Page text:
We’re familiar with the 4-finger mandolin chop, but is there another way to play rhythm? There is, and we’re gonna learn all about the technique, theory, and application in the key of G!
Needed this one. Really good and useful lesson!!
Great news! THANK YOU BEN!!
This will help alot of folks!
It also means I’m now legal to play this a way!
It’s funny now, but I have been questioned by the BG police…
Partial chords is all I play for backup.
In case some Mandolin Folk didnt see this (it was originally posted under Banjo - I was backing up @Severin 's Banjo post), here’s a link that shows partial chops in action. It’s not as clean as it should be, & I think I’m going to try & tweak my method for dampening fingers (like Ben does). In this vid I mixed up chops & more open chords to get the end sound I wanted. Conveniently, it’s also in key of G (like this lesson) but there is one A chord in there. Hope this helps to show how I get by not doing big chops…
I really really like this approach. That explains some things I have heard that I didn’t know what they were doing. Thanks!
BTW, that origin looks cool and sounds good as well.
Now that I’ve been watching and practicing this lesson for a couple of weeks. I must say that it is one of the best mando lessons altogether and great at helping establish a good foundation. For those of you who haven’t looked yet, check it out. I guarantee it will be worth some quality time.
I have been playing mandolin for a year. I have a nice Eastman (brand new last Christmas). I still cannot get the G chord when playing a song. I can chop it and get a good sound, but if I need to hold it for any length of time (a measure) I cannot. I play guitar so I am thinking more like a guitar player probably. I cannot strum a G chord. My little finger is the problem. Any suggestions to build strength??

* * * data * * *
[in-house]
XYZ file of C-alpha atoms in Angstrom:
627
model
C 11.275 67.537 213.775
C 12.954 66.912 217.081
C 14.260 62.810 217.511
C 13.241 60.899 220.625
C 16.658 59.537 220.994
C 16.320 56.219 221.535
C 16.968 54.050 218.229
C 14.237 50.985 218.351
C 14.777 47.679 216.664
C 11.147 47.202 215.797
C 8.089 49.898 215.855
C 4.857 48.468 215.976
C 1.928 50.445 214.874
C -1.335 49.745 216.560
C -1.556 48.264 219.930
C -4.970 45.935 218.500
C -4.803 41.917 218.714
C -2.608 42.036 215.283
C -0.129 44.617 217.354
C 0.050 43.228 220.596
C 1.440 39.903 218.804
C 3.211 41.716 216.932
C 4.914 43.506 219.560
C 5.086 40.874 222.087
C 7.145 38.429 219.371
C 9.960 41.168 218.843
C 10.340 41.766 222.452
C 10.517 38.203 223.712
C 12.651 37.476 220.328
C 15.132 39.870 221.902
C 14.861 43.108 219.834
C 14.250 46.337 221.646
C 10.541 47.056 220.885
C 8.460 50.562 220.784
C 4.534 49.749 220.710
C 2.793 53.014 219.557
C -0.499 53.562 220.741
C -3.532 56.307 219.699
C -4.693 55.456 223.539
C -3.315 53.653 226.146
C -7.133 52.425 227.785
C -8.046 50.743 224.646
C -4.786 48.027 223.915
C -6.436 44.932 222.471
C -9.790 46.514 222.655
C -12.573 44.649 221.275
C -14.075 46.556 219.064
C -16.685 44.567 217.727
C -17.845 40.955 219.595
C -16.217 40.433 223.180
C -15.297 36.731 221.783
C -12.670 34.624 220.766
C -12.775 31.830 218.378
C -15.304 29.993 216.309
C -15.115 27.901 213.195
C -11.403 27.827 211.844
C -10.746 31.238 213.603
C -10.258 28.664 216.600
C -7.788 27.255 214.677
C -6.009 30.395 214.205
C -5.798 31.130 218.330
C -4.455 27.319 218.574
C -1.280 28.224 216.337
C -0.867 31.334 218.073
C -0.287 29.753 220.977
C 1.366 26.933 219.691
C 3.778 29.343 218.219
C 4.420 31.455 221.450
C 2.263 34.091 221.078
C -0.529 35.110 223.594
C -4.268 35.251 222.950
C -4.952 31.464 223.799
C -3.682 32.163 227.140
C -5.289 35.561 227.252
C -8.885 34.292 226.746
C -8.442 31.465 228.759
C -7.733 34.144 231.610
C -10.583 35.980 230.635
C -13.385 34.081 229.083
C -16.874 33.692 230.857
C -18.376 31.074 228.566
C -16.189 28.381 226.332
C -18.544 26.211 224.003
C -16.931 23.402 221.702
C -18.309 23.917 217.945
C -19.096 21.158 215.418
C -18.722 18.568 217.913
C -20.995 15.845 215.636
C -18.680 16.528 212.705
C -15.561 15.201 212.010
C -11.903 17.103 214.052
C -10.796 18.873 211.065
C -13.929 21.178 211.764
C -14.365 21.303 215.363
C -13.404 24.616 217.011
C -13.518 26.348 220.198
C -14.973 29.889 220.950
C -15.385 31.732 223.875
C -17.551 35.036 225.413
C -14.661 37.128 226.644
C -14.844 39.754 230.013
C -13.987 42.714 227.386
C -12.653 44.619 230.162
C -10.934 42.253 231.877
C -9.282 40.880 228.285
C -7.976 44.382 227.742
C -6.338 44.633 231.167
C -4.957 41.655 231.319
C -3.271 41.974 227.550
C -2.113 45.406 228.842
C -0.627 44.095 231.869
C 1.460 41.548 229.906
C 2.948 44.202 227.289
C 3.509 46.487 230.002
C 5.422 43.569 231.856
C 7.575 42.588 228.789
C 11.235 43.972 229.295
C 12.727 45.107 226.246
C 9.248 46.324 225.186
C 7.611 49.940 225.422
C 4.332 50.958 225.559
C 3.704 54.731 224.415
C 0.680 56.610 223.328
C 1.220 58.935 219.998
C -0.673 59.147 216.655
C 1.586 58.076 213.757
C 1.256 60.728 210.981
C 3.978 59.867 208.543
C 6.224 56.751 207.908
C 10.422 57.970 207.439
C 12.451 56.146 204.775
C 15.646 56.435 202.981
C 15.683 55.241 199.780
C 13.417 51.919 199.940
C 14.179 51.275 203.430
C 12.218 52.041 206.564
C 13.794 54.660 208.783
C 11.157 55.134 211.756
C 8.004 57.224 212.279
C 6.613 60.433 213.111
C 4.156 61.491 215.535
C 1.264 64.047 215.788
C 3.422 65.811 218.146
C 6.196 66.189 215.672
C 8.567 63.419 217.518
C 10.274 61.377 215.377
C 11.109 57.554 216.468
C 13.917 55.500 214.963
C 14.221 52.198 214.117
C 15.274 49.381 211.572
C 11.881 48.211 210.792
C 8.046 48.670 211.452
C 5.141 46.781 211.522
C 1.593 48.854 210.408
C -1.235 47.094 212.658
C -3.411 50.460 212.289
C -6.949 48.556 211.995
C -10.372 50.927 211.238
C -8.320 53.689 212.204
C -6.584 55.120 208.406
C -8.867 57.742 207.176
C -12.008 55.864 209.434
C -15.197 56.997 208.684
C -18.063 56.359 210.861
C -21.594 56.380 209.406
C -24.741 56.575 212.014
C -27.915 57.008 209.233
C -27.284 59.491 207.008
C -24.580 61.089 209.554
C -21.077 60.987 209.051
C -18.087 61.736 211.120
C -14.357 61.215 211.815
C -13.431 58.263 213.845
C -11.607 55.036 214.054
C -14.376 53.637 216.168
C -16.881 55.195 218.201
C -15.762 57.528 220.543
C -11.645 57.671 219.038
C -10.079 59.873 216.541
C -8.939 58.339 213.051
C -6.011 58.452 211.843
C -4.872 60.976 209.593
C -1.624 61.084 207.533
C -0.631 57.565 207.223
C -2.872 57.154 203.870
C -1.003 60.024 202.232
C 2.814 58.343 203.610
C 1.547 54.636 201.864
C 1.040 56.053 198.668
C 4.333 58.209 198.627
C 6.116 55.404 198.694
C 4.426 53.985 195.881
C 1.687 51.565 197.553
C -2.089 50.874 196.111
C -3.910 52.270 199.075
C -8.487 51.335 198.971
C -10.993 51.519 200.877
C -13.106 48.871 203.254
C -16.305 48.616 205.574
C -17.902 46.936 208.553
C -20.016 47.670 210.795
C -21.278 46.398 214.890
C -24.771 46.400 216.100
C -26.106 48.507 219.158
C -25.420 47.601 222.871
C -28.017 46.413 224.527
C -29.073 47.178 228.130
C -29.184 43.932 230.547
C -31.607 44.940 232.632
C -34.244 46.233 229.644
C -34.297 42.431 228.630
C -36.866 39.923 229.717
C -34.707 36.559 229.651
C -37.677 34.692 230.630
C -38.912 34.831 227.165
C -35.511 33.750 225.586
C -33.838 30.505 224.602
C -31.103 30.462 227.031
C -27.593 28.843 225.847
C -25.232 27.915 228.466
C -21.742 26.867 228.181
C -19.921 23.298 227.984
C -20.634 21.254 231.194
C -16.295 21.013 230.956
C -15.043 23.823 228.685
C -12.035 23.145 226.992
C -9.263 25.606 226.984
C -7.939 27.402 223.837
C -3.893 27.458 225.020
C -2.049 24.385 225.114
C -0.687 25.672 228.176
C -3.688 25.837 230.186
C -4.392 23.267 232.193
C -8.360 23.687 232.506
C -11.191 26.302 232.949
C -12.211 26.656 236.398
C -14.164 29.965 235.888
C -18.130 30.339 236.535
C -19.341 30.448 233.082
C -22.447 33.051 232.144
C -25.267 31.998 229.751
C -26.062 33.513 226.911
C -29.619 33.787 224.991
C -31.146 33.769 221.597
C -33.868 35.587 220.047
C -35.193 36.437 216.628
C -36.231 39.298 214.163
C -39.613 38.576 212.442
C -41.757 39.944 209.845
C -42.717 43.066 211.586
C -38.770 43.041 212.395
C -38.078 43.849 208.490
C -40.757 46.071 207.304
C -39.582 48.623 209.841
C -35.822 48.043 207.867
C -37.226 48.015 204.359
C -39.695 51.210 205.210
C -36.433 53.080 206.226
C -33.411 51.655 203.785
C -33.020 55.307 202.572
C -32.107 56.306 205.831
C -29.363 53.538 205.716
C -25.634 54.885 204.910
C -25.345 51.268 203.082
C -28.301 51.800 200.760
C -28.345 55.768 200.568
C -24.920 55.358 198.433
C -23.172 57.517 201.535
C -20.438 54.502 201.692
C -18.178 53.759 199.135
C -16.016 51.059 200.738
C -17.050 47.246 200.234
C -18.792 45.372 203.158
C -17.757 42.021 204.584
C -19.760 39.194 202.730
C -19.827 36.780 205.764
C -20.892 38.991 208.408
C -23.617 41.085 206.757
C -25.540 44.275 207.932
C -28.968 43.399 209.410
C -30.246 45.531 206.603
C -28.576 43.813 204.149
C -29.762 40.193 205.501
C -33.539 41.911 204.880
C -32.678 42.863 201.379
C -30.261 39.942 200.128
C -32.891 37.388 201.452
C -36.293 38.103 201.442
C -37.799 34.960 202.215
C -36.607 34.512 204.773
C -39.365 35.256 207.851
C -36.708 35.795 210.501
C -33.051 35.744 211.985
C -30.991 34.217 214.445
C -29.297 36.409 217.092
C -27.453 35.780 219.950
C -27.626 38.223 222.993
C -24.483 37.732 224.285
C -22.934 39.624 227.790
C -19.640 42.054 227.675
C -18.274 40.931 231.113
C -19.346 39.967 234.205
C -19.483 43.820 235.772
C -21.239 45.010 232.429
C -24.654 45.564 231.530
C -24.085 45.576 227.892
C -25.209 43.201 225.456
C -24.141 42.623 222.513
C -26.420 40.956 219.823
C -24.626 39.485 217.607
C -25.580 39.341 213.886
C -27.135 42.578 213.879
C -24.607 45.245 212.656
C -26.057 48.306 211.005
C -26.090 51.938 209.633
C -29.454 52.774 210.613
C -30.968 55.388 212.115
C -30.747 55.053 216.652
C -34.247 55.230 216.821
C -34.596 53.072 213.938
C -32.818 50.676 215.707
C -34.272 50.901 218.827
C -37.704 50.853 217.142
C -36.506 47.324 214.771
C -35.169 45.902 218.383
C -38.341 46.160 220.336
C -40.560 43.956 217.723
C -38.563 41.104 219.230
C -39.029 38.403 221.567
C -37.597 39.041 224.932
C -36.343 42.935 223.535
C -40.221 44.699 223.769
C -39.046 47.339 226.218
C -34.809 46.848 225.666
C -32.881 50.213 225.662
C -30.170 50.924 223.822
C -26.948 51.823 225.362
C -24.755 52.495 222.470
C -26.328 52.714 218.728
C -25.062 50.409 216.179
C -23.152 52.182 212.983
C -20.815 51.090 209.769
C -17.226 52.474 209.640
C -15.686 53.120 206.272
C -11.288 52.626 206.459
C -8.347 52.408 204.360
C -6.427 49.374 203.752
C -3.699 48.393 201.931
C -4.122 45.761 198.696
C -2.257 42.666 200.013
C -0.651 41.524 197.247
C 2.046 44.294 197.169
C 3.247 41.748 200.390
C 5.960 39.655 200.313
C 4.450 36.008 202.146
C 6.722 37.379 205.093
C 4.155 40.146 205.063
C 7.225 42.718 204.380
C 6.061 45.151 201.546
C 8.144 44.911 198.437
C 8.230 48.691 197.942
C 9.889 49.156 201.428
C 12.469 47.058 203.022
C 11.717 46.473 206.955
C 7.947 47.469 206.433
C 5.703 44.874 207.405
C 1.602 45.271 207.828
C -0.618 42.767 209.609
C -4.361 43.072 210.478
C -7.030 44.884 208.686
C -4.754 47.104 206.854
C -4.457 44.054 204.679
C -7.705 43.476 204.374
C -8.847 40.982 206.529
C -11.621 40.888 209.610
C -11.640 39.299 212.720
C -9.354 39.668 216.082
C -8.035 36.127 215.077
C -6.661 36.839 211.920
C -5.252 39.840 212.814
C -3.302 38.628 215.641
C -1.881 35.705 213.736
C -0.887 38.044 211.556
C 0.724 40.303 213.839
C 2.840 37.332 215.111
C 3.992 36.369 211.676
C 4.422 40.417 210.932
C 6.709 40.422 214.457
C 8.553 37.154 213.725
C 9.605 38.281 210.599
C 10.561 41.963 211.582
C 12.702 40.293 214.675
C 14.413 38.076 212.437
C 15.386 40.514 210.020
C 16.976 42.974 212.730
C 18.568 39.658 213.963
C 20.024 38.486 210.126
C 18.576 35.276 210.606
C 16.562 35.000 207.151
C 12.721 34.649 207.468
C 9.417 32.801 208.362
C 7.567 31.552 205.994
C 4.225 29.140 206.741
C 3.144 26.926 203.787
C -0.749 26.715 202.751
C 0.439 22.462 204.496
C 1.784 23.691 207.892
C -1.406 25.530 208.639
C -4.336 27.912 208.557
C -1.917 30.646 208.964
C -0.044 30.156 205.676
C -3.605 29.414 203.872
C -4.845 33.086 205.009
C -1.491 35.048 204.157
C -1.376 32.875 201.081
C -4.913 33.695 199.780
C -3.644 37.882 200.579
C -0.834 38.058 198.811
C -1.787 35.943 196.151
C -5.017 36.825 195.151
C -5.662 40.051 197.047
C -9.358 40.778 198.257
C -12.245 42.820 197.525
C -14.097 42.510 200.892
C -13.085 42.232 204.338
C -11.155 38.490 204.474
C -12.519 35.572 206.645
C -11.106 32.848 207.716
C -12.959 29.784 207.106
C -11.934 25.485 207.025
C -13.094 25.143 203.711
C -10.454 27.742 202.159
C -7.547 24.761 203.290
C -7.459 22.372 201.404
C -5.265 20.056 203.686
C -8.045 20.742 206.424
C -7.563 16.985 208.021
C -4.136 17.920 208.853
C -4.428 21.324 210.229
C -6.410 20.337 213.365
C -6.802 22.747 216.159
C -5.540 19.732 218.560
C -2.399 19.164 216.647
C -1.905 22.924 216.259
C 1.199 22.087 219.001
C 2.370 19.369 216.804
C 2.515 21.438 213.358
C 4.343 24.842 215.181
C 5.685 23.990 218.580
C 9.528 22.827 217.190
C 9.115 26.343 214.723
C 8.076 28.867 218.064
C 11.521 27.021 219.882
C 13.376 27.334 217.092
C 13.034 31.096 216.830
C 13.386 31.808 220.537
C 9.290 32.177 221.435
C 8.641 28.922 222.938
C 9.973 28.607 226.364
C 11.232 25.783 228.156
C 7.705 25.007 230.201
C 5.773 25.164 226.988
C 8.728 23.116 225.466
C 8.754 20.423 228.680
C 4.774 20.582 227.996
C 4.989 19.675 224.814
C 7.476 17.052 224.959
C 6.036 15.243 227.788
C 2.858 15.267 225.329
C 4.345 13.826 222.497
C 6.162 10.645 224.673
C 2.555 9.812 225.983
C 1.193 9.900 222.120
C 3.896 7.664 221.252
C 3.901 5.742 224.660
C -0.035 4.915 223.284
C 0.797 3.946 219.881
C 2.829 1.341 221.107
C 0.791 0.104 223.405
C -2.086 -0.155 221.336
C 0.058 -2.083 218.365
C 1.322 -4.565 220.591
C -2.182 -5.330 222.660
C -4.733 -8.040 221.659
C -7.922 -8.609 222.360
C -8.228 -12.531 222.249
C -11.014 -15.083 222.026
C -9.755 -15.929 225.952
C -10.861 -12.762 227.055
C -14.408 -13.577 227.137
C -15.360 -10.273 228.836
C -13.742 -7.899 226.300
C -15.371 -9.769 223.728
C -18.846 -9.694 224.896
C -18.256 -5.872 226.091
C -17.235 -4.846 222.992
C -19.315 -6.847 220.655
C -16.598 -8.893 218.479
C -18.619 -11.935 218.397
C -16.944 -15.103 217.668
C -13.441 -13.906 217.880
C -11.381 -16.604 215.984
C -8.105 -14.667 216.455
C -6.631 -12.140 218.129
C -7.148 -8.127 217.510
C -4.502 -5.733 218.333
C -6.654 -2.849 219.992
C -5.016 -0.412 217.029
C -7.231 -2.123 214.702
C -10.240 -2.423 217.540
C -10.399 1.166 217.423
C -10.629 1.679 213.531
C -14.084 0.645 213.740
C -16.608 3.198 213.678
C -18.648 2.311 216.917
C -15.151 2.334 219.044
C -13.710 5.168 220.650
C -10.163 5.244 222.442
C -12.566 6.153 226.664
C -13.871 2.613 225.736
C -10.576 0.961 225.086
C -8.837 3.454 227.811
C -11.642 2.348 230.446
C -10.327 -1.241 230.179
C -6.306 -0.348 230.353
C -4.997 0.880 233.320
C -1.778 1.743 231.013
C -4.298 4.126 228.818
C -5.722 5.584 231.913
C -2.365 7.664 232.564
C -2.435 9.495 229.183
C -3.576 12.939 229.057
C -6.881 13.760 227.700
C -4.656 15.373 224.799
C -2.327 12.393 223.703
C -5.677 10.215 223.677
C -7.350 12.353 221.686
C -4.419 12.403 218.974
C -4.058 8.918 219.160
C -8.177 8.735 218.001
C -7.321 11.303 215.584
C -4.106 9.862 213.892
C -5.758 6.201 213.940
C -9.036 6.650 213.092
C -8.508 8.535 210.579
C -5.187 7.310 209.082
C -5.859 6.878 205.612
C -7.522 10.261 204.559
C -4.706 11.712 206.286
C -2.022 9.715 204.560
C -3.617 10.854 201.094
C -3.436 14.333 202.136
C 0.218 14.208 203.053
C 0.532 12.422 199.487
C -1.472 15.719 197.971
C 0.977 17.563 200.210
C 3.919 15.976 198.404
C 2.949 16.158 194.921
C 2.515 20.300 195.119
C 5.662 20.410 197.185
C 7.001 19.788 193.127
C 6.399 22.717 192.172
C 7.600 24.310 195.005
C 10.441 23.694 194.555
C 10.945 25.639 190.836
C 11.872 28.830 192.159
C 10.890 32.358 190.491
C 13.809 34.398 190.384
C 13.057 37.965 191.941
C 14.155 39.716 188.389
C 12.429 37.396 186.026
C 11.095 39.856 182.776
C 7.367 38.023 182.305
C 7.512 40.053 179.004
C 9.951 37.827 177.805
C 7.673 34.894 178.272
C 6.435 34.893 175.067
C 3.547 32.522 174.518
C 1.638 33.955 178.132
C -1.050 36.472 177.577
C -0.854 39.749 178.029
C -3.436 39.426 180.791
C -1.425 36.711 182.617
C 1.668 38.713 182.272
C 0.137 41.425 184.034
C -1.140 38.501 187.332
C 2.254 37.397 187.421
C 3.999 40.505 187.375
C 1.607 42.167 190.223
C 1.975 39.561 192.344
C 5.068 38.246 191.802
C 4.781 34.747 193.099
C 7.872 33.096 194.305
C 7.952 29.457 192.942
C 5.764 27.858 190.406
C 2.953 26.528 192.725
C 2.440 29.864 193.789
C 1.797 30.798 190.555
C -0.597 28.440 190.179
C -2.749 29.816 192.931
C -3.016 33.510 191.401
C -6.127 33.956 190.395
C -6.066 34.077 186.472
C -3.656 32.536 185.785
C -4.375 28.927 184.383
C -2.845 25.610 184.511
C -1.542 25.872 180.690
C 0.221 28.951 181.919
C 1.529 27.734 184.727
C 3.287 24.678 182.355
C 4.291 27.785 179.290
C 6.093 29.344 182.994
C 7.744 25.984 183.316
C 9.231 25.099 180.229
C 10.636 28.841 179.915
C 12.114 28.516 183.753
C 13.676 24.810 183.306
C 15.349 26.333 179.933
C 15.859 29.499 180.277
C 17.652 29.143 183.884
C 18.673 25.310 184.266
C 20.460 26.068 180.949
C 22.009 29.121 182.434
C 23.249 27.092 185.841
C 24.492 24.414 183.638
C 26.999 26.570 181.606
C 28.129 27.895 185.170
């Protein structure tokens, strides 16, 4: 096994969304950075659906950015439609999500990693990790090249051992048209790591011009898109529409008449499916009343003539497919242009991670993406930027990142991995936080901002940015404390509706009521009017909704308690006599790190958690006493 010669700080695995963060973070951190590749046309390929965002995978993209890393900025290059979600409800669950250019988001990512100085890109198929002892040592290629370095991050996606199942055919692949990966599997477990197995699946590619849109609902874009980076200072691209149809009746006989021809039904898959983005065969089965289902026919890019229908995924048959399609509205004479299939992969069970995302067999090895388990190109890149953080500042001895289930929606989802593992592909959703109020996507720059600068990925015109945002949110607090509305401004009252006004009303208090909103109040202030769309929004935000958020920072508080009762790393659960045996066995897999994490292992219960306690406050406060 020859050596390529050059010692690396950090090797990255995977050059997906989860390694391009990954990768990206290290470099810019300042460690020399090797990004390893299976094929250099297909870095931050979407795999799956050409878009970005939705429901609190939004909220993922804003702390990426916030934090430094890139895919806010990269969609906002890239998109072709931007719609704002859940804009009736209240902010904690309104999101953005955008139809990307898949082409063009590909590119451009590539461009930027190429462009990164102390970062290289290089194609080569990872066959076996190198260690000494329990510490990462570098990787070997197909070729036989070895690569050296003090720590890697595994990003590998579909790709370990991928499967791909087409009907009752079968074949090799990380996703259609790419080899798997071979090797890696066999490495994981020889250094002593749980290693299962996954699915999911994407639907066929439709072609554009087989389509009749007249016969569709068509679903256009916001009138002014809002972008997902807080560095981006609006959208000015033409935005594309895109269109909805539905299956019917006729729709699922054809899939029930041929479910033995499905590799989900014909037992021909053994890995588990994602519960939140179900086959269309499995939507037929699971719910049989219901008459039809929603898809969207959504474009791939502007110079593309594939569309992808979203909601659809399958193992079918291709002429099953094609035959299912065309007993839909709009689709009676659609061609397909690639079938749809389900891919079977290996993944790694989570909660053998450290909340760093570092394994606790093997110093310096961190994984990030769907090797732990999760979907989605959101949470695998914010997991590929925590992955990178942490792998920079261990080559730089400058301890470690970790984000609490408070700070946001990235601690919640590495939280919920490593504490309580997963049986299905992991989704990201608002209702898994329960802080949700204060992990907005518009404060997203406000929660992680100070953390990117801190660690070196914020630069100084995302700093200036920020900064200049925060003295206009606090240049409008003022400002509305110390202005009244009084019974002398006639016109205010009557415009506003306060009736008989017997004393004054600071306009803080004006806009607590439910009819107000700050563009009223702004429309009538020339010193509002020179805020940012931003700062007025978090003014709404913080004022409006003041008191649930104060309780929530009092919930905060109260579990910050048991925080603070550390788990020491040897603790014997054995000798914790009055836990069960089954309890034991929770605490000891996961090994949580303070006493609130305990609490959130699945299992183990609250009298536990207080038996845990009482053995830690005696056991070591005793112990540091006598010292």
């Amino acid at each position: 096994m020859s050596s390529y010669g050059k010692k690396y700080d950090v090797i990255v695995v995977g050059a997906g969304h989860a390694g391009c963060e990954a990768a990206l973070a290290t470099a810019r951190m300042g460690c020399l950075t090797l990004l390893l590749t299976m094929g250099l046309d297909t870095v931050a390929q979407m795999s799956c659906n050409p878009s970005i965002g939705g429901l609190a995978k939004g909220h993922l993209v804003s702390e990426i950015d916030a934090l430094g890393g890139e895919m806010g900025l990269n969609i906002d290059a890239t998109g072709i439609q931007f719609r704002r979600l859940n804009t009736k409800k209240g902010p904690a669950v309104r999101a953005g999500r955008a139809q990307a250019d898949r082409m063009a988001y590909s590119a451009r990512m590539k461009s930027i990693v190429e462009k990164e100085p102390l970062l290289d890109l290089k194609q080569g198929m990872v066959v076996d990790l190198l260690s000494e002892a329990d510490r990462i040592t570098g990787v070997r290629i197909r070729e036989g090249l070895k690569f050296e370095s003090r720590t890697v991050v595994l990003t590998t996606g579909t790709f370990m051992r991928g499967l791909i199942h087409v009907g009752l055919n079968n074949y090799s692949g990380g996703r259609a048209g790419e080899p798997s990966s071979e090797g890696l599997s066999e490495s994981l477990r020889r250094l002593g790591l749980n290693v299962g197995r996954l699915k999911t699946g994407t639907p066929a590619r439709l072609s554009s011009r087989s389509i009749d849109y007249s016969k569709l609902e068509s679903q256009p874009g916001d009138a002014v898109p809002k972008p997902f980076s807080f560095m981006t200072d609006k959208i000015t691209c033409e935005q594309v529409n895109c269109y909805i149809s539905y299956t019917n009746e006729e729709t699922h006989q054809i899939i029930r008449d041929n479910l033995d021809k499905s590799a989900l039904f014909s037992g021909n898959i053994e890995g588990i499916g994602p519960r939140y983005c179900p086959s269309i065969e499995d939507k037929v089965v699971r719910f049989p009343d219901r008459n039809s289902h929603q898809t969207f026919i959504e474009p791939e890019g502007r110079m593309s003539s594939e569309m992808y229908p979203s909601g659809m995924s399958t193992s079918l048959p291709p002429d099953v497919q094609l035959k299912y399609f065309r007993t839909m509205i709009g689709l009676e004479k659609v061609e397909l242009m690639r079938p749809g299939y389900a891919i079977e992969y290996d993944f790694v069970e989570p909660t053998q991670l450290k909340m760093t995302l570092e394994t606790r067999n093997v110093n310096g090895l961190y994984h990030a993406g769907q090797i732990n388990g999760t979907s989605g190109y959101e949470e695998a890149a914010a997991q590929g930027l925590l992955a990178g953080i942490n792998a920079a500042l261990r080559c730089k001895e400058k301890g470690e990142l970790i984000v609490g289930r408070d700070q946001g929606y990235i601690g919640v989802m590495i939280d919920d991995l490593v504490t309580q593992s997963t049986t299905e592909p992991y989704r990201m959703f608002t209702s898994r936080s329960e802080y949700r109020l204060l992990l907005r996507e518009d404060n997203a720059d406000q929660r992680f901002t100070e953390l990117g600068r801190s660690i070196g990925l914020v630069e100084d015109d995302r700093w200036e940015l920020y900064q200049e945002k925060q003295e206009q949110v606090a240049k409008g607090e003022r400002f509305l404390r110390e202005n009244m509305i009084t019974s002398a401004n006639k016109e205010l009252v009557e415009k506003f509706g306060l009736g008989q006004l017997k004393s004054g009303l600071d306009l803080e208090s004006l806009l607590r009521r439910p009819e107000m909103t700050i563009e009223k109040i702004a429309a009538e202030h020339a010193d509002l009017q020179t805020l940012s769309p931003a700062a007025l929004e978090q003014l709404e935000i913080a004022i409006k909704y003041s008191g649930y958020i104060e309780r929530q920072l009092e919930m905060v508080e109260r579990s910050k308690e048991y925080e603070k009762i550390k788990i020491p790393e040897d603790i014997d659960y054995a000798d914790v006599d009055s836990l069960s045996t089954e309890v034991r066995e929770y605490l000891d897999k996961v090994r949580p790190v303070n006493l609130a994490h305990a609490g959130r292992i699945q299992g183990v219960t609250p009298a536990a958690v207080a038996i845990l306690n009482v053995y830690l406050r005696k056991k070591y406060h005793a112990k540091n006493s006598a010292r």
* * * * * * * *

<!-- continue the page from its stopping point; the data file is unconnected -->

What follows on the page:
If I was going to hold a G chord on mandolin for a whole note I would probably use an alternate to the full chop chord to get a more sustained ring.
one option is lifting the 4th finger and using an open 4th pair
another is lifting 3rd & 4th fingers giving you open both 3rd & 4th pairs
There are more alternate options but these two are the easiest to understand in my opinion.
To build strength in the fourth finger you have to use it regularly. Anything you play where you use an open string can be played using the fourth finger on the next bigger string @ the 7th fret. Also, learning to re-create things done down in 1st position up in a closed position (2nd, 3rd,…) is good exercise and forces use of the 5th finger.
A picture of your hand holding the chord might get some good feedback. One thing that I often see as a problem for me is not getting the last joint of the fingers upright (pointing down into) to the fingerboard. Of course me supplying a picture of this might help too When my fingers are upright (almost perpendicular to the finger board) it seems to take little force to fret the notes on all four strings and it feels like I am using “big” muscles with leverage. Another thing to watch for if you are a guitar convert is having your fingers pointing across the strings. They should typically be pointing more toward the bridge than across the neck on a mandolin. Just a couple guesses.